I visited Fisherman’s Wharf in San Francisco for the first time shortly after visiting the Coit Tower. I went down to the water along the quiet residential streets of Telegraph Hill and, as I approached Pier 39, something felt different. Not only did I find a great confusion, but also a lively, salty air, a chaotic and carefree spirit that created a strange contrast with the orderly fashion in which people conduct themselves in the residential areas. It was only afterwards that I understood.
For one reason or another, it is almost impossible to go to San Francisco and not be drawn to the atmosphere of Fisherman’s Wharf, the historic fishing neighborhood (if you can still define it that way) located northeast of the city, that has turned into the eccentric neighborhood with tourist attractions that it is today.
In this article, I want to give you some specific recommendations on what to see at Fisherman’s Wharf in San Francisco during a walking tour.
- Why Visit Fisherman’s Wharf?
- Things to Do at Fisherman’s Wharf in San Francisco
- The final stop of San Francisco’s cable car
- Visit The Cannery and take a break at Ghirardelli Square
- Hyde Street Pier: Visit historic ships
- Jefferson Street: The Real Fisherman’s Wharf!
- Best Places to Eat at Fisherman’s Wharf: Recommended Restaurants
- Pier 45 San Francisco Attractions
- Pier 39: The main tourist destination of Fisherman’s Wharf
- On a cruise to Alcatraz
- Where to Stay in Fisherman’s Wharf
Why Visit Fisherman’s Wharf?
There are so many reasons!
There are those who go to Fisherman’s Wharf because they want to see the famous Pier 39, San Francisco’s ultimate commercial pier, with its flaccid and noisy sea lions on barges, seafood restaurants, bizarre attractions, souvenir shops, and tourist traps (you’ll love it!).
Then there are those who come to this area to board the boat to Alcatraz and take the opportunity to take a stroll along the waterfront where they may be tempted to taste delicacies such as steamed Dungeness crabs and Clam Chowder. Then, for dessert, they might try the famous Ghirardelli chocolate.
There are also those who come here because they are fond of fishing and love to listen to the sound of the waves crashing onto the fishing boats docked at the pier and the sight of a maze of ropes, buckets full of nets and ropes, faded buoys, and tanks full of fish just caught in the bay.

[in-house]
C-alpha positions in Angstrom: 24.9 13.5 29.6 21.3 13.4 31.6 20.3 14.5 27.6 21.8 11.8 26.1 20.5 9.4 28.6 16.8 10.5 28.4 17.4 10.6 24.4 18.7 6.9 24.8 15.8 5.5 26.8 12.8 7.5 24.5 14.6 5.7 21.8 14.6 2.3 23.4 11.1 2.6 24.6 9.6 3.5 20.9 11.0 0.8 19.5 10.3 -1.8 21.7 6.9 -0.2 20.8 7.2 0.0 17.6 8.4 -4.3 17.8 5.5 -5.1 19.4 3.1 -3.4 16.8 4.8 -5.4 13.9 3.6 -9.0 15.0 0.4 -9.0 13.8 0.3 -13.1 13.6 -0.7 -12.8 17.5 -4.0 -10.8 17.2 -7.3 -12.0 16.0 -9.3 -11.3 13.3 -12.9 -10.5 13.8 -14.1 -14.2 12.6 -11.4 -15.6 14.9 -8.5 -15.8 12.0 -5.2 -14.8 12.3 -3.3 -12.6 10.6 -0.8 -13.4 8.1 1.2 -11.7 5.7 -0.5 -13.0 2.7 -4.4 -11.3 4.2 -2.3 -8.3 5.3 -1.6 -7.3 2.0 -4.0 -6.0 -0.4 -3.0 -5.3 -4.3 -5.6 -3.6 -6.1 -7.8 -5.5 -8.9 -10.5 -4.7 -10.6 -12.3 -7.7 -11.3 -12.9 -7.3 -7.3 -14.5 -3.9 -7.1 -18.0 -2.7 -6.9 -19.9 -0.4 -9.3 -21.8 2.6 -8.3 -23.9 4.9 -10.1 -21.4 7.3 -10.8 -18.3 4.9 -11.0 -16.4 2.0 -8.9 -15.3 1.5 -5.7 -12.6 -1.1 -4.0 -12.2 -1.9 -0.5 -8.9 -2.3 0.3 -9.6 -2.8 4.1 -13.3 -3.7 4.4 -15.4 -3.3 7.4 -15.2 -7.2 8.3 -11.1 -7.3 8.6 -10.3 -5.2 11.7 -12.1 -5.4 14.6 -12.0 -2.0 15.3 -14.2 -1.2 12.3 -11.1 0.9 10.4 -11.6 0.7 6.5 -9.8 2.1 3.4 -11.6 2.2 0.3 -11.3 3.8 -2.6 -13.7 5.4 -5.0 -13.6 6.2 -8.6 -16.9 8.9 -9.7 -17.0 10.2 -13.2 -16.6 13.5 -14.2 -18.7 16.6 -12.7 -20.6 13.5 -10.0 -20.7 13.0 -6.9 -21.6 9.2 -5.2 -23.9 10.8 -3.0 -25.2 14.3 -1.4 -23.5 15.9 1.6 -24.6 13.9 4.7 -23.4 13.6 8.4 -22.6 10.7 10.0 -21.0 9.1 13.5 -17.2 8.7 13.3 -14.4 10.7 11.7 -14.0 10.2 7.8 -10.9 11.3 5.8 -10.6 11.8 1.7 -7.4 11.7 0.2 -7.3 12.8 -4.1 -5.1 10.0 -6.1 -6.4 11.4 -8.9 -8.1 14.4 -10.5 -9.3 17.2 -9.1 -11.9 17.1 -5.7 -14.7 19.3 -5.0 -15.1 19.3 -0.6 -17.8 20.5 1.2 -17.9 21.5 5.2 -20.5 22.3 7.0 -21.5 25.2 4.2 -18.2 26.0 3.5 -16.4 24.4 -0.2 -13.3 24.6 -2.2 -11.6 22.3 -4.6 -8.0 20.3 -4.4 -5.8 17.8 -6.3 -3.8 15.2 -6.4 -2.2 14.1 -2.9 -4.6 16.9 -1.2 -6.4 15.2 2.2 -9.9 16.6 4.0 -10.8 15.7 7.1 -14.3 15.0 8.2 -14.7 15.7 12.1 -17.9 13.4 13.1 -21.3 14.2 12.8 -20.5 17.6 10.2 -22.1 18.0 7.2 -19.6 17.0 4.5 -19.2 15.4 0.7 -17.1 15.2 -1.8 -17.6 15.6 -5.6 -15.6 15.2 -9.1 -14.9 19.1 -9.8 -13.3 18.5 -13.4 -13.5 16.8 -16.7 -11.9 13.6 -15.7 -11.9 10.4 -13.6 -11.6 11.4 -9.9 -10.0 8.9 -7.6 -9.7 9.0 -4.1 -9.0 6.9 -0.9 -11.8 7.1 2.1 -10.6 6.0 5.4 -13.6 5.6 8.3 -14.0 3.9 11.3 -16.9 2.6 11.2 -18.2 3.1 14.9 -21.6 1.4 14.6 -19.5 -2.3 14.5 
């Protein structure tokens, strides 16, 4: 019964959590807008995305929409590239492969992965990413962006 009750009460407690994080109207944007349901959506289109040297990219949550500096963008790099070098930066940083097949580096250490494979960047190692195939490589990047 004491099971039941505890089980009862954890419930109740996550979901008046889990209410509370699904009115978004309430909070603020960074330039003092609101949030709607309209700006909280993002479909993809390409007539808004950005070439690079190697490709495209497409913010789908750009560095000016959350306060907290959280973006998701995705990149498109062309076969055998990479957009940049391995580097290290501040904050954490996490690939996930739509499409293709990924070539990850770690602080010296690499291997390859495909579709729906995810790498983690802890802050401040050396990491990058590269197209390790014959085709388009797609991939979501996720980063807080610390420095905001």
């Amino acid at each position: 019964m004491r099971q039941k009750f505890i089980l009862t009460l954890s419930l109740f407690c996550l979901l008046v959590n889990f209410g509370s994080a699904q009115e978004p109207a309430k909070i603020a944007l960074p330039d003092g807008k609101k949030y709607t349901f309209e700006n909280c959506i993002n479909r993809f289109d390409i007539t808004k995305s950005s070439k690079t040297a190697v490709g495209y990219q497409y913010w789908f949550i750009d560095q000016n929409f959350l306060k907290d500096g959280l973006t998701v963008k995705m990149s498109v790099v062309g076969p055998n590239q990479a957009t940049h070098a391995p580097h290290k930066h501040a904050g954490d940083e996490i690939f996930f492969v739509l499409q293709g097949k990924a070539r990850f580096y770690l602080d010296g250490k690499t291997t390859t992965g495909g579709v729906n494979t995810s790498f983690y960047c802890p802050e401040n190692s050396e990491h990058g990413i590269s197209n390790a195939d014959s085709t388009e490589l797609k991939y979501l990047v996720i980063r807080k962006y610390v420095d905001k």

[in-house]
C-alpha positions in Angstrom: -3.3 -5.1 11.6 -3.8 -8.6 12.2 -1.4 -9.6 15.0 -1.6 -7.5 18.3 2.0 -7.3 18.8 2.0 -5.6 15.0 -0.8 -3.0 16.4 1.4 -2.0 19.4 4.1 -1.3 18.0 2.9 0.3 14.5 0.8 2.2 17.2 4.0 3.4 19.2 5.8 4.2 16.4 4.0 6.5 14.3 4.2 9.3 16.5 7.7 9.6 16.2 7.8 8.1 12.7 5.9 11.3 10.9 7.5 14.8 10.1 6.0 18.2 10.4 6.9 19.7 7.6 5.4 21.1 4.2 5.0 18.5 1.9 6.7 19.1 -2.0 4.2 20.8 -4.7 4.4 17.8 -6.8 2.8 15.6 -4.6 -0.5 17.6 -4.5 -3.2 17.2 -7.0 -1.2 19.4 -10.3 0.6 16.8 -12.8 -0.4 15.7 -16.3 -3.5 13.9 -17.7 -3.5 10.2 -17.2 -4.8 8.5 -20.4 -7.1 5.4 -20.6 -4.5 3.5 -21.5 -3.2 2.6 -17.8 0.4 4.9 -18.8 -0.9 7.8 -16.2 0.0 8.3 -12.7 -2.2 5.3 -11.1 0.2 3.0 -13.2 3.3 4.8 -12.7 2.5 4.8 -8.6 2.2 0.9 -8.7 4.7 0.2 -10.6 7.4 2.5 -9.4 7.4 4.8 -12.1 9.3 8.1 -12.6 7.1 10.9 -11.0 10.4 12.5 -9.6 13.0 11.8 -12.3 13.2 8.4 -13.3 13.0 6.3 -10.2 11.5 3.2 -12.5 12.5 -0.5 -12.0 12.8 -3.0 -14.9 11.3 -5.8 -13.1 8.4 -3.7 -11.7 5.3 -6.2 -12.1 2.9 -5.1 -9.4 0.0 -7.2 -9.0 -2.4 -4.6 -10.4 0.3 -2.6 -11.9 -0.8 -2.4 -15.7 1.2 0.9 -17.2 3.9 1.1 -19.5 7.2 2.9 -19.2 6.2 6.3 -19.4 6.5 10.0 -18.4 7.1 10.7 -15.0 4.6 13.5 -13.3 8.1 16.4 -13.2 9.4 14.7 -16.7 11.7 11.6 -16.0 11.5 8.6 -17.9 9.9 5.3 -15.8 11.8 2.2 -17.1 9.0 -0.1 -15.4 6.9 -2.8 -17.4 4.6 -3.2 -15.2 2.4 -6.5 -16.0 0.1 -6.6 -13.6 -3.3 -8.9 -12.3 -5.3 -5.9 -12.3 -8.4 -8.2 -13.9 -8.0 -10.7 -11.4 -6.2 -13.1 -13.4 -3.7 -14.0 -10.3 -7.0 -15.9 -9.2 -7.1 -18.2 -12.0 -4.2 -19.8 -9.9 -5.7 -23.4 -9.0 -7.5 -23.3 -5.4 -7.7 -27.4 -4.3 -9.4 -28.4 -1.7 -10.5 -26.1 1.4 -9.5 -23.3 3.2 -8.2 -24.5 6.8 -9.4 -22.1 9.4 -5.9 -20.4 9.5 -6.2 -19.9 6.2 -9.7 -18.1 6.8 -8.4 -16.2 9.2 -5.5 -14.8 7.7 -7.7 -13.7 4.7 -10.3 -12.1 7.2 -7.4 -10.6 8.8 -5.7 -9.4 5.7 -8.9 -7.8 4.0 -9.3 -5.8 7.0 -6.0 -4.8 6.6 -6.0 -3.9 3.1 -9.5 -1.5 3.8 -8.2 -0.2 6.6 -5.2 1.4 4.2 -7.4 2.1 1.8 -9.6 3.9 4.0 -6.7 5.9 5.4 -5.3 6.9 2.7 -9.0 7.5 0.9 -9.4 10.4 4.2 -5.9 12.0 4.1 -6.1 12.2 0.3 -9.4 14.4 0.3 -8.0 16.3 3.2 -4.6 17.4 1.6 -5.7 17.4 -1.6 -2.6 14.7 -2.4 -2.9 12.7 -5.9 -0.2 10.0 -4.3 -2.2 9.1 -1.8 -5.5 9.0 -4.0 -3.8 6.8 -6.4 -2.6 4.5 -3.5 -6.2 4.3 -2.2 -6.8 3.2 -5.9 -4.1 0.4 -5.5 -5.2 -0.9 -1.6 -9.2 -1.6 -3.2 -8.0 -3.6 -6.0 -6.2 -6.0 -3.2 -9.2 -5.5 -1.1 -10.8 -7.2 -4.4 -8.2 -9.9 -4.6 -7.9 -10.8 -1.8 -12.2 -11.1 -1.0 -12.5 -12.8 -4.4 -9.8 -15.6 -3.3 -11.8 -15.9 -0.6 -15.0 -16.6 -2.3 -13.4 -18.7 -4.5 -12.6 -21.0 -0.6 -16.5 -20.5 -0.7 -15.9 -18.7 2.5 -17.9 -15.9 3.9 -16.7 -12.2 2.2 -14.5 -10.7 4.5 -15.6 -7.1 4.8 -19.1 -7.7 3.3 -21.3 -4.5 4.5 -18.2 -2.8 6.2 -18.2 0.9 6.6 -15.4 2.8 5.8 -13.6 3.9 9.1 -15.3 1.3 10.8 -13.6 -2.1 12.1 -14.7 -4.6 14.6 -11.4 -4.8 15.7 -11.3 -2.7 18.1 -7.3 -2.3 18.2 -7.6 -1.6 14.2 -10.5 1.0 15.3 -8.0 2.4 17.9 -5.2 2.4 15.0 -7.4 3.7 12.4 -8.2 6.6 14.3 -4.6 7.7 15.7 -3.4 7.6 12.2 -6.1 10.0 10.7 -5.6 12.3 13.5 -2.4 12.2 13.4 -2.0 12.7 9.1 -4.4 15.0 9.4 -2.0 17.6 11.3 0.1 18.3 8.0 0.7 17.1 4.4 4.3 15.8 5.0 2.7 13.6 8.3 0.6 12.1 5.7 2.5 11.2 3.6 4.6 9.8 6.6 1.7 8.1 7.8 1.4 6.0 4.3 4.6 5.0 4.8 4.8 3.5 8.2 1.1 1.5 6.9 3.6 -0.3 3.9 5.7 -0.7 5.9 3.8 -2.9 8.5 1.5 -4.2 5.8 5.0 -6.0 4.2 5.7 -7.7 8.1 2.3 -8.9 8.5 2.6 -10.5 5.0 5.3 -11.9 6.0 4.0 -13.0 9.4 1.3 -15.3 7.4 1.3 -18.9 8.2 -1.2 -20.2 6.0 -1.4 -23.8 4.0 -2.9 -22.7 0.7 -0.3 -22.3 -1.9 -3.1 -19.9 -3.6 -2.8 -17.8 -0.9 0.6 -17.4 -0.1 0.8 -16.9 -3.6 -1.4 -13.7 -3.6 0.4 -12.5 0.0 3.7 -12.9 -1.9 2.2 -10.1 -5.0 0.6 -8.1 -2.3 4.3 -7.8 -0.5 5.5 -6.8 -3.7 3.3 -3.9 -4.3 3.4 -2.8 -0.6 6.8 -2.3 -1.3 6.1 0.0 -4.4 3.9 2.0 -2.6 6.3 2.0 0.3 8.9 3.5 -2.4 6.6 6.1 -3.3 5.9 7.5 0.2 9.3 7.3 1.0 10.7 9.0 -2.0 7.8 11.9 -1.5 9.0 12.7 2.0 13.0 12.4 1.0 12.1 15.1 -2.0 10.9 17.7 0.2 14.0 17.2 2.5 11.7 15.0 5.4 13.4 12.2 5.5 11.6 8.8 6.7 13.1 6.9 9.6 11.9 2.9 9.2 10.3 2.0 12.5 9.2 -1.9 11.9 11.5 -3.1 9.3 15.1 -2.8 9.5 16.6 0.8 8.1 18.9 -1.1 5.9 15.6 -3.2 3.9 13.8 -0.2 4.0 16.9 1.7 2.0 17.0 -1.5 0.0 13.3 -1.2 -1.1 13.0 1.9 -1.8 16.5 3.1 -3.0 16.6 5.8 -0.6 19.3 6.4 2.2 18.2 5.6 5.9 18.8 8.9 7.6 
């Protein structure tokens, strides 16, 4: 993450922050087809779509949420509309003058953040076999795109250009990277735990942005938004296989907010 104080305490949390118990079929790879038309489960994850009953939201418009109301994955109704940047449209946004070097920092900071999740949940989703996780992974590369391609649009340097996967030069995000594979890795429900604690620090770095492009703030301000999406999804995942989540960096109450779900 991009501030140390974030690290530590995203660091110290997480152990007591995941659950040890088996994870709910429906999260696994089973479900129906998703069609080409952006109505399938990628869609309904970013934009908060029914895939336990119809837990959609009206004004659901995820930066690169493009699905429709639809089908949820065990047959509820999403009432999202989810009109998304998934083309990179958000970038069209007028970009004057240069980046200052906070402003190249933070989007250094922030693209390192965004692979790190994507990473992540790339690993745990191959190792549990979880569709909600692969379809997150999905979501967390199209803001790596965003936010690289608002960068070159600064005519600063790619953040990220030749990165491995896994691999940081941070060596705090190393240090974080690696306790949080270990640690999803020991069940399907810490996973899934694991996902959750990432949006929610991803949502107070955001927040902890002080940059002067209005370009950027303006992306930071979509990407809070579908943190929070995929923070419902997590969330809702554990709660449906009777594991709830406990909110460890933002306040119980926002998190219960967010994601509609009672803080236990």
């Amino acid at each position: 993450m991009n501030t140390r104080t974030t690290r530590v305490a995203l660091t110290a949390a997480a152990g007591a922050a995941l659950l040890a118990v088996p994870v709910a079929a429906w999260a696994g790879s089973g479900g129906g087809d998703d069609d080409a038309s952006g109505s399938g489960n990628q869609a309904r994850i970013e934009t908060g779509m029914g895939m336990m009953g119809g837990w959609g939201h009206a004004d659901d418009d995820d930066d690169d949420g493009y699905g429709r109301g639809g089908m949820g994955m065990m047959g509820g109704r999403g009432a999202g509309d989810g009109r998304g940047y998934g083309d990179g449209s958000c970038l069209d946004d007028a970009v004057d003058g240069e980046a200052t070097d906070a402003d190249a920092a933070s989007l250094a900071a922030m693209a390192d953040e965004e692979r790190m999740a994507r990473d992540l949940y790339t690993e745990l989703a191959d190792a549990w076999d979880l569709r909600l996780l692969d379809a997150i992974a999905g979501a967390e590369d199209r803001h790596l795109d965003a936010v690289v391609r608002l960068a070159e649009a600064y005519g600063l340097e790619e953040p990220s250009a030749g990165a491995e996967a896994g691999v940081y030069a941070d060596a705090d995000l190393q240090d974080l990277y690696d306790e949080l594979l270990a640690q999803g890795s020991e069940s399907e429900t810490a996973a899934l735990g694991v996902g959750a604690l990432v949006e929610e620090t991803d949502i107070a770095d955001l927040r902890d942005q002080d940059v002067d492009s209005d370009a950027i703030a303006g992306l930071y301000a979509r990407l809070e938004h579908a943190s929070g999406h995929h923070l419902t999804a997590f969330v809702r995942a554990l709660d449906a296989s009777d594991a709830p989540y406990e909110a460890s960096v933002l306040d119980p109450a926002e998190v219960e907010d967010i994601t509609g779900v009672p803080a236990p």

Others are attracted to this place because they grew up reading books by Stevenson and want to see with their own eyes the small fleet of historic ships of Hyde Street Pier that date back to the late nineteenth century and that were active until the first half of the twentieth century. Finally, there are those who are curious to see how you live for long months in an authentic World War II submarine, the famous USS Pampanito.
In short, there’s something here for everyone and there’s more that I haven’t even mentioned yet!
Things to Do at Fisherman’s Wharf in San Francisco
Here is a recommended itinerary for a walking tour within the most entertaining neighborhood of San Francisco. In my opinion, it will give you a better chance to understand what Fisherman’s Wharf is today, and also what it was in the past. You should plan to spend 2 to 4 hours on this walking tour, depending on how many attractions you decide to explore. If you also want to visit Alcatraz, then you’ll need to invest more than half a day here.
The final stop of San Francisco’s cable car
As I said at the beginning of the article, I arrived in this area of San Francisco on foot, but the most fascinating way to reach Fisherman’s Wharf is by cable car. Get on the Powell/Mason line at the end of Powell Street. As you ride on the cable car with the rattling noise in the background, watch the view of San Francisco passing before your eyes until you get to the opposite end of the line, at the intersection of Taylor Street and Bay Street. This is where you have to get off.
Visit The Cannery and take a break at Ghirardelli Square